Women artists broke away from the Academy and male counterparts by focusing on themes that were of interest to them, even if the themes may not have been considered worthy at the time.

Mary Casssatt
Mother and Child (The Oval Mirror) c1899

Mother and child themes were extensively explored by both Cassatt and Morisot throughout their artist careers.  This intimate moment represented contemporary life rather than the idealized "madonna and child" depiction favored by the Salon. 

Cassatt's Mother and Child shows the bond between mother and son by them embracing each other rather than by gazing into each other's eyes.  Cassatt's boldness in bringing the nude child as a boy rather than as a baby Jesus, talks more about the love between parent and baby rather than a stiff religious painting. The oval mirror, on the other hand, plays symbolically like a halo, which is rounded. The scene, though reverent, doesn't seem to be imbued with heavy religious overtones, rather it is more a scene of daily intimacy.

Morisot's painting is a portrait of her cousin and her child.  Her composition is traditional, but her painterly brushstrokes belie her allegiance to the Impressionists by conferring to this piece a sense of impermanence.  Unlike Cassatt's painting, the two figures look at the viewer in more of a posed perspective.

Berthe Morisot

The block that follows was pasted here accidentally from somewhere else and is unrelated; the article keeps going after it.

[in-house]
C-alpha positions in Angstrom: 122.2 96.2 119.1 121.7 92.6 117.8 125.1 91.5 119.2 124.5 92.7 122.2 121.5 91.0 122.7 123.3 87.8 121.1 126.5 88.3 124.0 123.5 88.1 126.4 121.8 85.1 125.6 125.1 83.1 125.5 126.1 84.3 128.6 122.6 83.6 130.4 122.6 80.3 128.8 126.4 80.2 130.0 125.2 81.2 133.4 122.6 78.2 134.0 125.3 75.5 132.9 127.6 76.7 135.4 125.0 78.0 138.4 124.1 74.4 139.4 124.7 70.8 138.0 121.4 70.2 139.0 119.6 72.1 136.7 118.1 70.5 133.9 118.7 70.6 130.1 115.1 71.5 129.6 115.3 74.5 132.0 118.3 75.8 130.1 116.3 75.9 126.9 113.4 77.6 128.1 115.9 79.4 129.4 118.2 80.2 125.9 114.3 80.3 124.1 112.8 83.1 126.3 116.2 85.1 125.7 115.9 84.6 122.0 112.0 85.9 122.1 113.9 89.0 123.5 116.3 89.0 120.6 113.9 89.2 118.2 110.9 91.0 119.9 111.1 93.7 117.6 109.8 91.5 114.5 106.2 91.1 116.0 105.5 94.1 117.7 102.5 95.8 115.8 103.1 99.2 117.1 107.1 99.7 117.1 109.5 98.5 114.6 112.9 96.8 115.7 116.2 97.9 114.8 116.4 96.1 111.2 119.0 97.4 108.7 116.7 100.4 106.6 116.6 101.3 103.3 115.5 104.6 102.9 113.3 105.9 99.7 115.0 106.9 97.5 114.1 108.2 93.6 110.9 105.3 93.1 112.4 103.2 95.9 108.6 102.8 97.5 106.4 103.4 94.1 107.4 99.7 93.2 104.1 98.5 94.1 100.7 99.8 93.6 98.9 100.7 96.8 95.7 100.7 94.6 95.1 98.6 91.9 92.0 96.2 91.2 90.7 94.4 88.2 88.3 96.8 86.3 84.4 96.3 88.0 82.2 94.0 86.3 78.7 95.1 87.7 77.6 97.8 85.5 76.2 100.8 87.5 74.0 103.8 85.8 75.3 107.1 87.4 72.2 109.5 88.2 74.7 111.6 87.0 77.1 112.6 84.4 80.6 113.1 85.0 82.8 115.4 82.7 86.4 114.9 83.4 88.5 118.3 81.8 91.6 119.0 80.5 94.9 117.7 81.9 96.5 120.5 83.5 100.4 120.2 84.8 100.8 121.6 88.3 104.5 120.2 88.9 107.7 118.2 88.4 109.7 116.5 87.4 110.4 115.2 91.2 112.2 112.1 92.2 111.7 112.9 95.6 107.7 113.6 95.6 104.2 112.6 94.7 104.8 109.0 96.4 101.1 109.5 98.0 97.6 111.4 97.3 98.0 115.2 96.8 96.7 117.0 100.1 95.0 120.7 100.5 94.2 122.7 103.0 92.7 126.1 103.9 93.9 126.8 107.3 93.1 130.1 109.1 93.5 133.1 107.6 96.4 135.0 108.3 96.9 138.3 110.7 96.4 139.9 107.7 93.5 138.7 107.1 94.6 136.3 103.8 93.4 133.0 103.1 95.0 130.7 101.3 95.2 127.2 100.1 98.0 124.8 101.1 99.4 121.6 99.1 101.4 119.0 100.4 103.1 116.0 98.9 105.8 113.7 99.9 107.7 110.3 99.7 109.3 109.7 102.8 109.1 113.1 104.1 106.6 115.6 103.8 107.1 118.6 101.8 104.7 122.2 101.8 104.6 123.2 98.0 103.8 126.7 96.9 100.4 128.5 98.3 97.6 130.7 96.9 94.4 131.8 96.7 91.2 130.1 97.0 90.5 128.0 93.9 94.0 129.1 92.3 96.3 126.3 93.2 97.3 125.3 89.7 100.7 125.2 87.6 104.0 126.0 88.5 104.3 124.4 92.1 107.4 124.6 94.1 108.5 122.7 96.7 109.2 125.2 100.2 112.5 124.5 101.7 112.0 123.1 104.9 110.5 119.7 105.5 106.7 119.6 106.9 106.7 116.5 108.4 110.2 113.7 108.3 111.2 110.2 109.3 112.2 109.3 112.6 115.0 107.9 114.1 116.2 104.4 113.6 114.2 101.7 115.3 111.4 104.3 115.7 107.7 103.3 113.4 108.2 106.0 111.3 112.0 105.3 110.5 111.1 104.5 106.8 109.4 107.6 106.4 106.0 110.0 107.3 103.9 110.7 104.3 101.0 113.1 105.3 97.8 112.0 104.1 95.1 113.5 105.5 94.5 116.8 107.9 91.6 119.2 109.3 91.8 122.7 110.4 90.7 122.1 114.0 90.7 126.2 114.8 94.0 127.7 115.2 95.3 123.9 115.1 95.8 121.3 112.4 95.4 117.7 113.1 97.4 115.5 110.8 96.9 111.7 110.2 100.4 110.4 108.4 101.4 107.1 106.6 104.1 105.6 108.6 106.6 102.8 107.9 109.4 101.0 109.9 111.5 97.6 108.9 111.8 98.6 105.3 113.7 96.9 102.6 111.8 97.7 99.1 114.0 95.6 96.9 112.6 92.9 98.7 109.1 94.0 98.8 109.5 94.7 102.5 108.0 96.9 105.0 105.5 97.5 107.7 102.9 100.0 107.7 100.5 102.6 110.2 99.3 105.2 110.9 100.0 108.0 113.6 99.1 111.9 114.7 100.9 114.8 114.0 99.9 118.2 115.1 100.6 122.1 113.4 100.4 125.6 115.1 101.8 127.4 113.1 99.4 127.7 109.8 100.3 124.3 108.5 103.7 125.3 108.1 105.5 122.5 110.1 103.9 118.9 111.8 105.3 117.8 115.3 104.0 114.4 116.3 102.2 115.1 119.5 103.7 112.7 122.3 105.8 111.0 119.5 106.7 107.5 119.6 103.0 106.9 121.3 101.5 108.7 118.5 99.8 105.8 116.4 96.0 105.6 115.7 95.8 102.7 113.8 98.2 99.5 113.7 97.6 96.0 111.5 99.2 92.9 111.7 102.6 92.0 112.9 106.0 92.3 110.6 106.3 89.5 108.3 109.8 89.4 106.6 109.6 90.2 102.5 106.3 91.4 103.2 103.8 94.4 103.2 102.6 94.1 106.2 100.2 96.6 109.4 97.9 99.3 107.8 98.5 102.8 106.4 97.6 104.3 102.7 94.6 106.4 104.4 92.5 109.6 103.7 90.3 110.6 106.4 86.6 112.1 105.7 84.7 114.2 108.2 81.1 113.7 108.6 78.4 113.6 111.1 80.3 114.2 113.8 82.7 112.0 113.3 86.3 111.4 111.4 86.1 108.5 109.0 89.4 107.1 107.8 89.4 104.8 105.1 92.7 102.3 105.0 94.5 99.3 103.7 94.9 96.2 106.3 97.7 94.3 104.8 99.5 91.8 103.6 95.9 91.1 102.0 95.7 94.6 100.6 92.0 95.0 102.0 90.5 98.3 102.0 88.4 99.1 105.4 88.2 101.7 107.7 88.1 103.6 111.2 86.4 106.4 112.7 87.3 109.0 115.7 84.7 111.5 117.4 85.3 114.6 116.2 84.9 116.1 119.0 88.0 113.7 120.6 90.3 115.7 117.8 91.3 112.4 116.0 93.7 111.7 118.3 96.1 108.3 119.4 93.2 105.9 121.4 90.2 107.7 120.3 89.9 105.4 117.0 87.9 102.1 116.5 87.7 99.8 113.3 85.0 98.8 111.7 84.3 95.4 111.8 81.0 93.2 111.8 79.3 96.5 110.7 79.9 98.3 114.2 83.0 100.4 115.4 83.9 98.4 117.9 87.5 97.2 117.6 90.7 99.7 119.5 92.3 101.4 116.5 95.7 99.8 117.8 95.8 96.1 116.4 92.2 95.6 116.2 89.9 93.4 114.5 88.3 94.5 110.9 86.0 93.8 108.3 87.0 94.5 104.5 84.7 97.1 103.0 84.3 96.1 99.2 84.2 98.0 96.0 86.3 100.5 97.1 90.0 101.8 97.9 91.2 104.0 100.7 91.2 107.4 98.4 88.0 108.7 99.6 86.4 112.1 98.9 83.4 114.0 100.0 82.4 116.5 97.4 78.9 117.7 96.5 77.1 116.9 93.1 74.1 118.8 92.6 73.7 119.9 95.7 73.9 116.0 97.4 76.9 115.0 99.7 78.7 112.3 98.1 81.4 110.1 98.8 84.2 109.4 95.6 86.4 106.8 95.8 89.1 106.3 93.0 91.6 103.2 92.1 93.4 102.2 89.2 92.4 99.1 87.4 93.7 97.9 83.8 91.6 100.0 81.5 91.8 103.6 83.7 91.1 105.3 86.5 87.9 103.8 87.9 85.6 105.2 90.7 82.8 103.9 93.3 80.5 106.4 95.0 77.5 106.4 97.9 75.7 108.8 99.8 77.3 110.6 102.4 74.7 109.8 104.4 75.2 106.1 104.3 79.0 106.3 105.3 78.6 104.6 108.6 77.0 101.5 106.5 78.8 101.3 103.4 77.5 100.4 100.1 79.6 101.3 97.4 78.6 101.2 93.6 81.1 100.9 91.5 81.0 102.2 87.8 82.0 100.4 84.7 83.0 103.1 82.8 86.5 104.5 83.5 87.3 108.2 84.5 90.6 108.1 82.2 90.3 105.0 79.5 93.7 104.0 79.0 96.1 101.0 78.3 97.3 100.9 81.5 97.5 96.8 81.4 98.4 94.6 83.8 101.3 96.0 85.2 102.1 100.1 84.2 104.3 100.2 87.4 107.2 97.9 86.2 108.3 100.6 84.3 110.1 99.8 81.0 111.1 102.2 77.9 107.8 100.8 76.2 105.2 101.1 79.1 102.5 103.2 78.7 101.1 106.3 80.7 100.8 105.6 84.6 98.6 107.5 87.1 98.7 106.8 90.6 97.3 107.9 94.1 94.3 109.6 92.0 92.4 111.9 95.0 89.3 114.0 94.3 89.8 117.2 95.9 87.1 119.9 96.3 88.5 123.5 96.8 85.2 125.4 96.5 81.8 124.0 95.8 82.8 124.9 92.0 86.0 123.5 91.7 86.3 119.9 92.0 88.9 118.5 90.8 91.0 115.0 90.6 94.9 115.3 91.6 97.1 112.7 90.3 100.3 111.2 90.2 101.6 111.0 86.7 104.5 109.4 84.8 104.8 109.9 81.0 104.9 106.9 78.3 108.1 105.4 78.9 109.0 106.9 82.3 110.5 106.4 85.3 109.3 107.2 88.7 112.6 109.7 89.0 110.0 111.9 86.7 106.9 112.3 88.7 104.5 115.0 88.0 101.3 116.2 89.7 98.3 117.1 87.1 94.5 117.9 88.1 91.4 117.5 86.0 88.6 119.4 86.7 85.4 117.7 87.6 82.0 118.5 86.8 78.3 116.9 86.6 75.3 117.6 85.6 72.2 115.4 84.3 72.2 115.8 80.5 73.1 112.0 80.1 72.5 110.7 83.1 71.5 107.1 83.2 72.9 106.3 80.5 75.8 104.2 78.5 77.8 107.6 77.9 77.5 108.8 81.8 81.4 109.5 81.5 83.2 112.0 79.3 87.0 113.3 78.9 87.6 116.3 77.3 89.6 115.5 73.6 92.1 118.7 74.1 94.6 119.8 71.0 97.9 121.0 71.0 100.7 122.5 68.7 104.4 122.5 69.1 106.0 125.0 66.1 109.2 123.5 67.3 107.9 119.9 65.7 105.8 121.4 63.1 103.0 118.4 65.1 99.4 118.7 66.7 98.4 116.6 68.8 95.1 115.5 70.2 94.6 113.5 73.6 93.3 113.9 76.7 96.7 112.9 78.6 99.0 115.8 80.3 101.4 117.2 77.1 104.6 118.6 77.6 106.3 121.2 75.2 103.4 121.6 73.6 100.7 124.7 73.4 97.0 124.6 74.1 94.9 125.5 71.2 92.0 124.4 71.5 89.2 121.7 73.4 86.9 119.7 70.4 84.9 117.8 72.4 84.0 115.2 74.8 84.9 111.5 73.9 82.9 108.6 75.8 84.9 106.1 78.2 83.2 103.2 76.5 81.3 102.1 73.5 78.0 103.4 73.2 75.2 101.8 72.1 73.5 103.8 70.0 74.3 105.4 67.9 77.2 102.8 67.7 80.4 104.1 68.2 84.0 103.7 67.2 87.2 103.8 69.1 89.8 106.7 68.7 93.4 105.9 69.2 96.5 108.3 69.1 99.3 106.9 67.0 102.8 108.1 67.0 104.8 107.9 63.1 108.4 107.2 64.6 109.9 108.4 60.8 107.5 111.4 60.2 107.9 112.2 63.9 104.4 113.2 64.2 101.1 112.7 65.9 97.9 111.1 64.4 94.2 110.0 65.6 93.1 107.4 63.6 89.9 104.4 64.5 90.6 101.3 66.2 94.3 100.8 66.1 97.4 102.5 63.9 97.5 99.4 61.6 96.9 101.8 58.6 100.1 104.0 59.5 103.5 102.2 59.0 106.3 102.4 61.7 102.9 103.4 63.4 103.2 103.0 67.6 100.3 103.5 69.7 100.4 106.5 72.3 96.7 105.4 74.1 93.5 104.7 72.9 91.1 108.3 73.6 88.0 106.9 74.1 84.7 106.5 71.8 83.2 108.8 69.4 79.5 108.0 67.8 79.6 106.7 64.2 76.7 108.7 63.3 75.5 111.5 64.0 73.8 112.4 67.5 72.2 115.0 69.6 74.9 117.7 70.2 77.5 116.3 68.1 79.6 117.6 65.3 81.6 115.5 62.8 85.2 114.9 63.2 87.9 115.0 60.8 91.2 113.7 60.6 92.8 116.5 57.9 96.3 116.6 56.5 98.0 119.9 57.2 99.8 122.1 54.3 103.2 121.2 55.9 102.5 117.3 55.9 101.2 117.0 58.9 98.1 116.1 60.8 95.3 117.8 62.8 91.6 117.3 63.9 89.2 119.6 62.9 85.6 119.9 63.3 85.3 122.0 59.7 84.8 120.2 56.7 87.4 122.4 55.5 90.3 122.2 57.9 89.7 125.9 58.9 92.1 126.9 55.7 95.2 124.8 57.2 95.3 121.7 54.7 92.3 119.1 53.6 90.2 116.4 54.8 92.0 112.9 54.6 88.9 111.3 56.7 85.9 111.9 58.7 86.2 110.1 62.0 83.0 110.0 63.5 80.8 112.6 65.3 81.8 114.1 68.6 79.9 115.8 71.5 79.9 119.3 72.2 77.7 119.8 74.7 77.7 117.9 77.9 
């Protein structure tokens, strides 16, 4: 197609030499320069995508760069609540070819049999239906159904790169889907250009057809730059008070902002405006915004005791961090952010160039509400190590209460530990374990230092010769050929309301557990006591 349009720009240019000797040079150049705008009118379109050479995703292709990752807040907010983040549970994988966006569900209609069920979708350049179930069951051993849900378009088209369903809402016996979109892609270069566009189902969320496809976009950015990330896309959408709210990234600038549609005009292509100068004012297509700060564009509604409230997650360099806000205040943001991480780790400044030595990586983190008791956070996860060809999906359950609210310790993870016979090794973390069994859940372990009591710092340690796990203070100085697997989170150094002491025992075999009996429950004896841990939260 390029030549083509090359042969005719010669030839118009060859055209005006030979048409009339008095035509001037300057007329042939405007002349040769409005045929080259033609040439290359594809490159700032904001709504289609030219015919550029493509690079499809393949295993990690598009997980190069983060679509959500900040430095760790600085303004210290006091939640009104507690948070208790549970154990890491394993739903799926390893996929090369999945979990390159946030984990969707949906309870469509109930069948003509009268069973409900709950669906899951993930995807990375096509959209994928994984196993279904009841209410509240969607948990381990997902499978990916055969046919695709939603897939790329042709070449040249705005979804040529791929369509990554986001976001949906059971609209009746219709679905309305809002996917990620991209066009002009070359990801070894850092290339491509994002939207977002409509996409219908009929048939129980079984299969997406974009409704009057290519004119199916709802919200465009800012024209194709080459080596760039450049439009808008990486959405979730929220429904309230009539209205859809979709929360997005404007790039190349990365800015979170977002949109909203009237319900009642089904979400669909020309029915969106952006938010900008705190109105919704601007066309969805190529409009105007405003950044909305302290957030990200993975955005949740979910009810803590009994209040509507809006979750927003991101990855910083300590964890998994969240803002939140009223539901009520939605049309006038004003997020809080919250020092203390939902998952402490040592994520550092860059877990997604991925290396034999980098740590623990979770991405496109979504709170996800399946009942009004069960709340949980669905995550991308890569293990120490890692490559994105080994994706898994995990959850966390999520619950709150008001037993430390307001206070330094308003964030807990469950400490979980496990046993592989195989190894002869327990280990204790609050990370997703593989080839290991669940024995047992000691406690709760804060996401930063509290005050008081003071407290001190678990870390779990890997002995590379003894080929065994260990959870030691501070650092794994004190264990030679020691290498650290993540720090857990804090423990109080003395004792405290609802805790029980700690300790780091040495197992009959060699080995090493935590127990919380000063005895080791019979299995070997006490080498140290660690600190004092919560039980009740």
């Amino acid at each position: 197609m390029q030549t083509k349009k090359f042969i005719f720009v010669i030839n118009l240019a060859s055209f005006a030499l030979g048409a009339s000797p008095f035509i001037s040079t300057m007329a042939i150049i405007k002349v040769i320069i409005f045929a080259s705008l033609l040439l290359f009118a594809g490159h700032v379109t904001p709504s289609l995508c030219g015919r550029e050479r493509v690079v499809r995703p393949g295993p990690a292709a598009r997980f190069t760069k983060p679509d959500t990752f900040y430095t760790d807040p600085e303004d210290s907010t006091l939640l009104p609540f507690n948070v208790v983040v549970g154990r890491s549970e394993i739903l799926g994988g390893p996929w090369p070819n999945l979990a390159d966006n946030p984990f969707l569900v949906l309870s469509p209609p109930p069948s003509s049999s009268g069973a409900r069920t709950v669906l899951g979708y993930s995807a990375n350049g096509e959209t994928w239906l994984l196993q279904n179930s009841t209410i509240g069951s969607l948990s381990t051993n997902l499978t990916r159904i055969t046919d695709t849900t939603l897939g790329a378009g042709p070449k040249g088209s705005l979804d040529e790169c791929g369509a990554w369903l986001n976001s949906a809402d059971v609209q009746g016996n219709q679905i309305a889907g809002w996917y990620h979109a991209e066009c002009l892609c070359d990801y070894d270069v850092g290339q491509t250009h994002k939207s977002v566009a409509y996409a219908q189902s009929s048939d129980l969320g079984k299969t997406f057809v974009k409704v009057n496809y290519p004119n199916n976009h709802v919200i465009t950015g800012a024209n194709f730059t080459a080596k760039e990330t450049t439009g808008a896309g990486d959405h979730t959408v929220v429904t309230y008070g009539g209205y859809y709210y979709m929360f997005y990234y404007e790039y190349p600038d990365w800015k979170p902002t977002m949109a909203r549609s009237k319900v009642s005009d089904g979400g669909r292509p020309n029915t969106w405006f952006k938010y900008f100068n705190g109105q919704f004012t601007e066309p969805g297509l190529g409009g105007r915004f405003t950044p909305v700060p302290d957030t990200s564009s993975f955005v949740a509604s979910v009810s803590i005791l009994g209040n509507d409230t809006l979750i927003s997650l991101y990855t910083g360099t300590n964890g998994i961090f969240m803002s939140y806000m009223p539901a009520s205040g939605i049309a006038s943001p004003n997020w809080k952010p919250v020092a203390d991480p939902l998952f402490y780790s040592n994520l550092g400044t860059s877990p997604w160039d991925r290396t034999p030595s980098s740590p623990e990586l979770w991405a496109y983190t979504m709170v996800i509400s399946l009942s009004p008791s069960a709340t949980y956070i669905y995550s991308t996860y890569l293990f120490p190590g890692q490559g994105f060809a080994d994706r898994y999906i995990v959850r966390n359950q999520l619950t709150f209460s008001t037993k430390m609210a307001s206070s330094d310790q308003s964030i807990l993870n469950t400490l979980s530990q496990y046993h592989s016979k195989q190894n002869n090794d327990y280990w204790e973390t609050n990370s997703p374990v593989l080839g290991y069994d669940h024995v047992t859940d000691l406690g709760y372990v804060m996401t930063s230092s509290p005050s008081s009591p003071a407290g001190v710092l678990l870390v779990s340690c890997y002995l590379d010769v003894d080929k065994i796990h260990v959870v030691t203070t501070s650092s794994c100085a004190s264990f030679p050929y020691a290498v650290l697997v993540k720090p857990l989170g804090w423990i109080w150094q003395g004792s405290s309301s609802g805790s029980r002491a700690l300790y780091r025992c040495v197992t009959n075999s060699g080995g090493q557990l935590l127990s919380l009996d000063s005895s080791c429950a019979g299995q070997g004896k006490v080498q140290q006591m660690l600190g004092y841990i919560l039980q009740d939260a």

Portrait of Maria Boursier and her daughter 1874 

Mary Cassatt
Little Girl in a Blue Armchair, 1878

These two paintings show radically different perspectives on children

Cassatt's Little Girl in a Blue Armchair, prominently focuses on the little girl, lit in the foreground as she sprawls with a carefree attitude on the sofa.  Her little dog, a prized posession of French women, accompanies her.  Her arms akimbo, the girl is in her private world with petulant boredom.  The unusual perspective may have been influenced by her recent friendship with Degas.  The sofas are treated in a painterly blue with pattern, and unlike the Salon,which portrayed children with sweetness, this child is allowed to be herself.  Cassatt wrote,  "I love to paint children.  They are so natural and truthful."  (Pollock, Griselda; Mary Cassatt, p131)

Morisot's Little Girls in the Garden blends the children so that they are one with the background.  The girl in the foreground looks longingly as if to be on the other side of the gate.  The study seems more to be about the play of light on landscape and children rather than about the kids themselves. 

Morisot and Cassatt distinguish themselves from the Salon by focusing their composition on children at play, lost in their environment.

Berthe Morisot
Little Girls in the Garden 1885